Pentagon press secretary George Little is staying on as Defense Secretary Chuck Hagel’s spokesman and head of DOD’s massive press operations, Pentagon sources tell the E-Ring
– at least, for now.
Little’s fate, along with many civilian senior staffers at the Pentagon, remains somewhat in limbo. Hagel began his tenure on Wednesday and the ex-senator arrived with few staffers in tow looking for top slots – including a spokesman.
But Little and Hagel appear to have bonded well already, and plans remain on the table to expand the Pentagon press shop under Little’s guidance as head of public affairs. Little, Pentagon sources tell us, wants to begin filling a few empty seats in the Pentagon press shop with one or two more supporting players to create a new model for press engagements. Those assistants, the idea goes, would permit the Pentagon to hold additional media engagements, including occasionally standing at the briefing room podium to take questions from reporters, and to conduct daily press gaggles, which are informal on-the-record but off-camera question and answer sessions.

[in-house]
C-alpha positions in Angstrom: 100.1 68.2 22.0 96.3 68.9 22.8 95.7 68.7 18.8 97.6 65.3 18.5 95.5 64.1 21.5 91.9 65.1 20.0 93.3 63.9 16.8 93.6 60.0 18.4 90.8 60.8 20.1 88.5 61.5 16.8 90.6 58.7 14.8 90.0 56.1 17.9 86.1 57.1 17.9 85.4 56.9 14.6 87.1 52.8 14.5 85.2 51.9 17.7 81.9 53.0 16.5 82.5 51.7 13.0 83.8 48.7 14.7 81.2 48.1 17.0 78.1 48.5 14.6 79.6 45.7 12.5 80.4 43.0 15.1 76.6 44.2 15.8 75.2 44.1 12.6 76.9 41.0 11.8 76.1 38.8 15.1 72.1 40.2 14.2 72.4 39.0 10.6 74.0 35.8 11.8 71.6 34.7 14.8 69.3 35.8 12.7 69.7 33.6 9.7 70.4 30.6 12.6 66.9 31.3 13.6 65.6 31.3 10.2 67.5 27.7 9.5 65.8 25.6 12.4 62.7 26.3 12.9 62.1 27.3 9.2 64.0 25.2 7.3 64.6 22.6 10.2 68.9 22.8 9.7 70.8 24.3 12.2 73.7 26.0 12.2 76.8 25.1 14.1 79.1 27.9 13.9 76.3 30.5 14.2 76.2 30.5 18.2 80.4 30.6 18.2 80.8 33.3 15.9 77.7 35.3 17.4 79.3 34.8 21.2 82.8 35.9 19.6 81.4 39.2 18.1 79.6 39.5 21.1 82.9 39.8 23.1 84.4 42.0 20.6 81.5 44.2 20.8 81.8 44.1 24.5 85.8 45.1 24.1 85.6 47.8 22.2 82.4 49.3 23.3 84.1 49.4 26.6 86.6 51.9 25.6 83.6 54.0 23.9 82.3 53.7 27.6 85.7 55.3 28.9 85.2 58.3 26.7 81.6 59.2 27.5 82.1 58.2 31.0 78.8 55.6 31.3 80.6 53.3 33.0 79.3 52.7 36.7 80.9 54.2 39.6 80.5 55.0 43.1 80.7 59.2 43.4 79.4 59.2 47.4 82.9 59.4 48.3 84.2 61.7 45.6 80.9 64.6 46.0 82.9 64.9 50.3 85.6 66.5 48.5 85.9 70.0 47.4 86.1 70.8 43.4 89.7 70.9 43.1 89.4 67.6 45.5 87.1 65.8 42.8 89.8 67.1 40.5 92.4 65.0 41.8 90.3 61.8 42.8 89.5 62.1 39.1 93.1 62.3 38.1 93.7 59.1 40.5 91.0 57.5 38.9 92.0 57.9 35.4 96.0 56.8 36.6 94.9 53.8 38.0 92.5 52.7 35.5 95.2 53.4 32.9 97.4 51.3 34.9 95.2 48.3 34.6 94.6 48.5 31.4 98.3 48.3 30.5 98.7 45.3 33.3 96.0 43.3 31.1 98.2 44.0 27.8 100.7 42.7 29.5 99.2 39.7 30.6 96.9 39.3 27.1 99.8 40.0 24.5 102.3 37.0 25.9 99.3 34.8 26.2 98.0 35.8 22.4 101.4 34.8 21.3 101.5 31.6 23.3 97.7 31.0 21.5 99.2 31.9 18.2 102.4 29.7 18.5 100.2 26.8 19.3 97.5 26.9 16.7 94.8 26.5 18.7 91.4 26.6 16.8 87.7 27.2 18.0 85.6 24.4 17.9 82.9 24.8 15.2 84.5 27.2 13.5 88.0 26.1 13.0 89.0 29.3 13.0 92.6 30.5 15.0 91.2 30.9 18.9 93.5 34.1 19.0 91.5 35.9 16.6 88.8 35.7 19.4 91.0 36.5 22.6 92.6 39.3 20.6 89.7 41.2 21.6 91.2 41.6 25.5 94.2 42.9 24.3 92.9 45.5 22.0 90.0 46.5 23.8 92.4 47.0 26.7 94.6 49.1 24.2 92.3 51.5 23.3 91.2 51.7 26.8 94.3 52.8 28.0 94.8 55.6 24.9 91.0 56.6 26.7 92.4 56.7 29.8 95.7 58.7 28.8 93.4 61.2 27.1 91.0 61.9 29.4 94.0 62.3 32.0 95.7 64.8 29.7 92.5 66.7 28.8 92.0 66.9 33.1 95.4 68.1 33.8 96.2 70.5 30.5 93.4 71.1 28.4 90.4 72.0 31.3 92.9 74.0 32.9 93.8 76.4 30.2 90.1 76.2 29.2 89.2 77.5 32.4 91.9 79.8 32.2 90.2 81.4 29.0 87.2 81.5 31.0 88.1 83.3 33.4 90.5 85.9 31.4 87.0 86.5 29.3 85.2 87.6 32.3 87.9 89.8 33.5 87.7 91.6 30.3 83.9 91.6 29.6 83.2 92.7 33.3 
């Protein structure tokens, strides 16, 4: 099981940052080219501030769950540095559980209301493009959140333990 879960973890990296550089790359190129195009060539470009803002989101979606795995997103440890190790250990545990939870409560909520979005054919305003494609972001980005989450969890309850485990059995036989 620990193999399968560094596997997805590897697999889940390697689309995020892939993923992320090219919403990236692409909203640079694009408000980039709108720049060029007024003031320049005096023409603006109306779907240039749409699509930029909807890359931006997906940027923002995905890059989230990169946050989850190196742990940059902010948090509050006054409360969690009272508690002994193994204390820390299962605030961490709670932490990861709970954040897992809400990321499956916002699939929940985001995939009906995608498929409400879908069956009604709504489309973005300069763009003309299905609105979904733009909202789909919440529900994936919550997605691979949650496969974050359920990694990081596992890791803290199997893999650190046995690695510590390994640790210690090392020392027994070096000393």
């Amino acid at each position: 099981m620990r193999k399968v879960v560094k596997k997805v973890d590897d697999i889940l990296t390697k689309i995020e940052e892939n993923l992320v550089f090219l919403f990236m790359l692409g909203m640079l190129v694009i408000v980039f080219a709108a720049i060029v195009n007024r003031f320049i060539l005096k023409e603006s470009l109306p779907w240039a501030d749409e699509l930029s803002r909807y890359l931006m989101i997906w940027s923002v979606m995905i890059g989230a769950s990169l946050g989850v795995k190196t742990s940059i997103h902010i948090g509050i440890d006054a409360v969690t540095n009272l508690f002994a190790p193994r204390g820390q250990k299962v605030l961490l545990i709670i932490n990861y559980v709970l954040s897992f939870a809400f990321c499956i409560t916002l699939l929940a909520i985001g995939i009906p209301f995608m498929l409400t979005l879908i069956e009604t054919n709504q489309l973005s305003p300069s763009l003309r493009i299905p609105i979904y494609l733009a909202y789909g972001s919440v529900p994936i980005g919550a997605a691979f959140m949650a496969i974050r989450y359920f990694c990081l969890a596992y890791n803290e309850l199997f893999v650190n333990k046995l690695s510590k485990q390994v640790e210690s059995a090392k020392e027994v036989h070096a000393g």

Panetta’s departure has not caused a mass exodus of loyalists from the building, as did the 2011 retirement of Robert Gates and his cabal of Republican holdover staffers from President George W. Bush’s administration. But there are actual empty offices once occupied by public affairs officials in the E-Ring, some unfilled for months amid the turn over from Geoff Morrell's years as Gates’ spokesman, to the dual-spokesteam era of Little and Adm. John Kirby, who now heads Navy public affairs. Currently, Little relies heavily on his assistant press secretary, Carl Woog, and Lt. Col. Steve Warren, who oversees the many desk officers that field reporter questions.
Presumed candidates to cross the river to aid DOD include Marie Harf, who ran press operations for Hagel during his confirmation. Harf was a national security spokeswoman for the Obama campaign last year and previously was a CIA spokeswoman under George Little and Panetta. Other candidates could include Shawn Turner, spokesman for the Office of the Directorate of National Intelligence (ODNI) under James Clapper and a veteran of Pentagon press operations.
Meanwhile, as Hagel's team sets in place in the coming weeks, Little plans on delivering a speech soon about the state of DOD public affairs, the E-Ring has learned. The date and location remain undetermined.